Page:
Extracellular vesicles of U937 macrophage cell line infected with DENV-2 induce activation in endothelial cells EA.hy926
Madroñero, Leidy Johana
PLoS ONE, 1932-6203, Vol. 15, Nro. 1, 2020, p. 1-25
Public Library of Science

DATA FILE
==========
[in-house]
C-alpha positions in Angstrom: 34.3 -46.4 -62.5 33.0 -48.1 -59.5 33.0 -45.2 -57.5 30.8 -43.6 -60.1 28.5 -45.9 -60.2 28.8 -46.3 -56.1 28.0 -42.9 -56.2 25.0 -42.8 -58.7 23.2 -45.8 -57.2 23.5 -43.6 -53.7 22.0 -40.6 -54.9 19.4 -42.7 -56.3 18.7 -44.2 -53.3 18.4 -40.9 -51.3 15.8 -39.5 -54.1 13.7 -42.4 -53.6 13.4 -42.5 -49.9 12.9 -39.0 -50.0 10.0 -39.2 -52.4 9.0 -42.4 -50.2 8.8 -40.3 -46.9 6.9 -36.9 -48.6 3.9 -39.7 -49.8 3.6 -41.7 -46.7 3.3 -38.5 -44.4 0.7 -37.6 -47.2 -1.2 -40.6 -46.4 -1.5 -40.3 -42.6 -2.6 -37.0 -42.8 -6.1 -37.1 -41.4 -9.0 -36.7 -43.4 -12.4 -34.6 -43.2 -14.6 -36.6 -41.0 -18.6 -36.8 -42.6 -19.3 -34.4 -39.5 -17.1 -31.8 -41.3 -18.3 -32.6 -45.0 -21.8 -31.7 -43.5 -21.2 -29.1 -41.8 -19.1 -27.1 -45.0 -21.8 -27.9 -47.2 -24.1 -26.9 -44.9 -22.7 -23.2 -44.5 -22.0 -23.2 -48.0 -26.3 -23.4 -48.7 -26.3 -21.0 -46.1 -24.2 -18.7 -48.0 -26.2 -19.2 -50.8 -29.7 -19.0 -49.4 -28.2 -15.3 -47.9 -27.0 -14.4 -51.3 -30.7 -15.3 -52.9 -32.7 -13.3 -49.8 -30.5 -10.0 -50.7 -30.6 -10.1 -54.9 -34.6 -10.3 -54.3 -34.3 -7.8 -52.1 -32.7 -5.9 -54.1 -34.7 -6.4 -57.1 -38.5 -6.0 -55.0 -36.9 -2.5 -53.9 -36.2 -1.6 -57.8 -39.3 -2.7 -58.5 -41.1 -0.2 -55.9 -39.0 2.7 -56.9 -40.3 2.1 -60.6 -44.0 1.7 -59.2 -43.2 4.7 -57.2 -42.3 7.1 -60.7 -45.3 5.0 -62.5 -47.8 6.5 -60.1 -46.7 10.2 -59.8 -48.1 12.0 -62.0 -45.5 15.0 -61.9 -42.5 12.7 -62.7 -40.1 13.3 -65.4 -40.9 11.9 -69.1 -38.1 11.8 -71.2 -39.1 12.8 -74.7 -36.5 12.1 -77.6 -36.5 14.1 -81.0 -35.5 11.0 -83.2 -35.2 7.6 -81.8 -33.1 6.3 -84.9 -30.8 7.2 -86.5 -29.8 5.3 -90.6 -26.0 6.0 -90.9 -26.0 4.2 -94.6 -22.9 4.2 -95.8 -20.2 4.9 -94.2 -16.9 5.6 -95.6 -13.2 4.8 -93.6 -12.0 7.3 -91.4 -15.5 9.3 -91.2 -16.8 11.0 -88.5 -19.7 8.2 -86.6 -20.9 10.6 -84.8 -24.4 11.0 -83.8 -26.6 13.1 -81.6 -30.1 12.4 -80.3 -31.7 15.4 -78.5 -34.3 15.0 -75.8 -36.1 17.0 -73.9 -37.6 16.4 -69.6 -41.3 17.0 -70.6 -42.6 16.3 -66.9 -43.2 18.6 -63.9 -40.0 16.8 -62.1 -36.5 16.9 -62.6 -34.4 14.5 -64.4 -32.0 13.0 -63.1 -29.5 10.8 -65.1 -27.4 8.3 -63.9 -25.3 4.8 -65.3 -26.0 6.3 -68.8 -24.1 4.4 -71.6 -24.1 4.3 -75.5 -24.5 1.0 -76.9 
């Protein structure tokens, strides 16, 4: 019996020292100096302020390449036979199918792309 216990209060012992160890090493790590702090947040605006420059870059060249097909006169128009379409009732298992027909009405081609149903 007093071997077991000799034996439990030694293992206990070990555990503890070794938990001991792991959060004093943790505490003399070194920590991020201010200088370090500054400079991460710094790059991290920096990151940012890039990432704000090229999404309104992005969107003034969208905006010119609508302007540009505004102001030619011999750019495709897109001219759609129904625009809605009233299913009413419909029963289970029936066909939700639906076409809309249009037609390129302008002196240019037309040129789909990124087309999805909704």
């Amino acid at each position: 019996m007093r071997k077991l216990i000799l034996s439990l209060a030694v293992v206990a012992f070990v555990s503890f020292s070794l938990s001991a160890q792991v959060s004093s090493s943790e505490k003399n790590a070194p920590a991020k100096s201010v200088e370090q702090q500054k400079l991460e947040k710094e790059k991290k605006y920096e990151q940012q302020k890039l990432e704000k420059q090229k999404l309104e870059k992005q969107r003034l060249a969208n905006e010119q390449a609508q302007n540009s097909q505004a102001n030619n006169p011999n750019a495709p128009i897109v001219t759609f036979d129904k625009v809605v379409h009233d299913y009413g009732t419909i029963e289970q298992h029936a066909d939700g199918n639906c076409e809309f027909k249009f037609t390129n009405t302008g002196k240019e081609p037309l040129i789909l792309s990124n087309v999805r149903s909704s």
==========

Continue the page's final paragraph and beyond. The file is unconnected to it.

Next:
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Endothelial activation and alteration during dengue virus (DENV) infection are multifactorial events; however, the role of extracellular vesicles (EVs) in these phenomena is not known. In the present study, we characterized the EVs released by DENV-2 infected U937 macrophage cell line and evaluated the changes in the physiology and integrity of the EA.hy926 endothelial cells exposed to them. U937 macrophages were infected, supernatants were collected, and EVs were purified and characterized. Then, polarized endothelial EA.hy926 cells were exposed to the EVs for 24 h, and the transendothelial electrical resistance (TEER), monolayer permeability, and the expression of tight junction and adhesion proteins and cytokines were evaluated. The isolated EVs from infected macrophages corresponded to exosomes and apoptotic bodies, which contained the viral NS3 protein and different miRs, among other products. Exposure of EA.hy926 cells to EVs induced an increase in TEER, as well as changes in the expression of VE-cadherin and ICAM in addition leads to an increase in TNF-α, IP-10, IL-10, RANTES, and MCP-1 secretion. These results suggest that the EVs of infected macrophages transport proteins and miR that induce early changes in the physiology of the endothelium, leading to its activation and eliciting a defense program against damage during first stages of the disease, even in the absence of the virus.
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